The main body of the temple has a flat roof that covers the membrane of the building’s interior, he said. The panels that form the base of the temple steeple are suspended by a steel framework above the roof and are entirely open vertically, allowing rain and snow to fall all the way to the roof of the main level. There is no part of the interior of the steeple that could be used for everyday use. 

Because of these factors, Stowell, who says he is a member of the LDS church in his staff report, determined that the temple should only be considered 25-26 feet tall, a conclusion that was backed by a city building official and the Park County fire marshal.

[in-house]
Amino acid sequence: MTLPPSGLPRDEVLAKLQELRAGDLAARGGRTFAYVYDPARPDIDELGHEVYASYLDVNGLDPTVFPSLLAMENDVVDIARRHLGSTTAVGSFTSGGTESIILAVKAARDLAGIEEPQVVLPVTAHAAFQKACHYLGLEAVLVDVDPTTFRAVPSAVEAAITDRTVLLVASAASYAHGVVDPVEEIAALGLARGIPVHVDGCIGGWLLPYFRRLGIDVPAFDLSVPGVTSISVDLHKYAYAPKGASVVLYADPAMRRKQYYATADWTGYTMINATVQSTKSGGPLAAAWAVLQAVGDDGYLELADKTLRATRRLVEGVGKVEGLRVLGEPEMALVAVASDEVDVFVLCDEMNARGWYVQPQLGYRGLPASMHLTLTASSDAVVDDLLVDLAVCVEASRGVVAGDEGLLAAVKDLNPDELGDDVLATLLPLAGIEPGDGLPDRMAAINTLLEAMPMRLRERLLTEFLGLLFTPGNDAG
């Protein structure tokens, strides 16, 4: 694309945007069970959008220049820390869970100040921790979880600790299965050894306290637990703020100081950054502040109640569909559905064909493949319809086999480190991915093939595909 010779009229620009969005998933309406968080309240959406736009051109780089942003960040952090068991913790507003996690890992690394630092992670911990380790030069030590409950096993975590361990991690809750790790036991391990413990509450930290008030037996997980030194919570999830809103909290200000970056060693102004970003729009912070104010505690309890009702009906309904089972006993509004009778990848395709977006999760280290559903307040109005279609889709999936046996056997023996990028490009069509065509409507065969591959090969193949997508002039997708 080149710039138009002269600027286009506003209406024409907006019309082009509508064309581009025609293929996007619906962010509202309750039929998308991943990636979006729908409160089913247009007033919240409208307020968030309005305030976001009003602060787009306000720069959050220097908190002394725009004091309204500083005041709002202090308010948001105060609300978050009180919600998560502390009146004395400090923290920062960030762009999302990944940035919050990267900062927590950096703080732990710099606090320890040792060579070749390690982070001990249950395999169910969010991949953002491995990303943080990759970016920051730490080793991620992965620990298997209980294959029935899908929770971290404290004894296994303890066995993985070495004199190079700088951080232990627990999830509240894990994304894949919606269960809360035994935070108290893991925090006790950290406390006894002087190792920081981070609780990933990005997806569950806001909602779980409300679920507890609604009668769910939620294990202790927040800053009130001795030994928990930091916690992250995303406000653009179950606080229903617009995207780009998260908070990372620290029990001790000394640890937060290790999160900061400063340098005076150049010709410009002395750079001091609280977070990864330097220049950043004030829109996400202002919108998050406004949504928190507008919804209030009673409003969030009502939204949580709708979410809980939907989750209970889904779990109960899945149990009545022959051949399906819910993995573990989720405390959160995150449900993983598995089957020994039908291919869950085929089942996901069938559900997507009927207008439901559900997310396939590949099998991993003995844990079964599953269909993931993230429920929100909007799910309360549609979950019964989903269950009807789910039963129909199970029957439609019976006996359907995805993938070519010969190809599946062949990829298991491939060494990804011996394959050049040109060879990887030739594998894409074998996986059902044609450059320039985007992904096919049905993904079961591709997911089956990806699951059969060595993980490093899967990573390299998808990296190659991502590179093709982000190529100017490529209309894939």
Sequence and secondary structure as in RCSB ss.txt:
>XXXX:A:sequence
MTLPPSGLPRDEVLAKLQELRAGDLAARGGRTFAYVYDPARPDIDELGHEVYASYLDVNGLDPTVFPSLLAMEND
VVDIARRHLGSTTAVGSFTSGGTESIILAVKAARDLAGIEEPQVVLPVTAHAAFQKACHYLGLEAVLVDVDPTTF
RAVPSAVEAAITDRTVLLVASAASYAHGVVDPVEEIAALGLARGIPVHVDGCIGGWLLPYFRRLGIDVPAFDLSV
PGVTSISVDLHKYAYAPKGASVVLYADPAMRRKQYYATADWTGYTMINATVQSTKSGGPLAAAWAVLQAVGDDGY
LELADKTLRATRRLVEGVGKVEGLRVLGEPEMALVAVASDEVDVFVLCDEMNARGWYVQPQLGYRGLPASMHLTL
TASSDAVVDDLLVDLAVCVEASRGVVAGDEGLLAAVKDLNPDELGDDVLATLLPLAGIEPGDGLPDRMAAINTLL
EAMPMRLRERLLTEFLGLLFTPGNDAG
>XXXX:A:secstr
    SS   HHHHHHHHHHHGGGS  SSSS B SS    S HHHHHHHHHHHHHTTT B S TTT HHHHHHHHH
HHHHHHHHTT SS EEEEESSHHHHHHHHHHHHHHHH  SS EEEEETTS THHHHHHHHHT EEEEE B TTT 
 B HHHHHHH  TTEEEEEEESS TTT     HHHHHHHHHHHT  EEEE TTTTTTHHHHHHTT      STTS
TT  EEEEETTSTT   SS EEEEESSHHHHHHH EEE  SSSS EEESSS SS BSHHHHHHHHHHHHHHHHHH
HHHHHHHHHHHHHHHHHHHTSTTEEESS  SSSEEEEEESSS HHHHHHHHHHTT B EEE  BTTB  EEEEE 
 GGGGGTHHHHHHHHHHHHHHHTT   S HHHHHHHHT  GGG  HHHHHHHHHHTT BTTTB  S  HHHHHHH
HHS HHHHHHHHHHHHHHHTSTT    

The Devil’s In The Details

Stowell gave Cowboy State Daily the example of a local elementary school, which features a bell tower that extends 26 feet higher than the main building, as another example of this type of construction being approved in city limits.

Haskell Architecture & Engineering Inc., the firm representing Mormon church to the city, had submitted a special exemption application to exceed the 30-foot height limit, but now Stowell is recommending to the Cody Planning and Zoning board to find the exemption isn’t necessary. 

Stowell said he wants to put the city in “the most legally justifiable position” with his recommendation.

“There is no further authority available to limit the height of the temple building without being subject to a claim of being arbitrary and capricious,” Stowell wrote. “The city does not want to be in that position, particularly when the view impacts of otherwise permitted uses of the property could have as much or greater impacts to views than the proposed temple — trees, streetlights, flagpoles, etc.”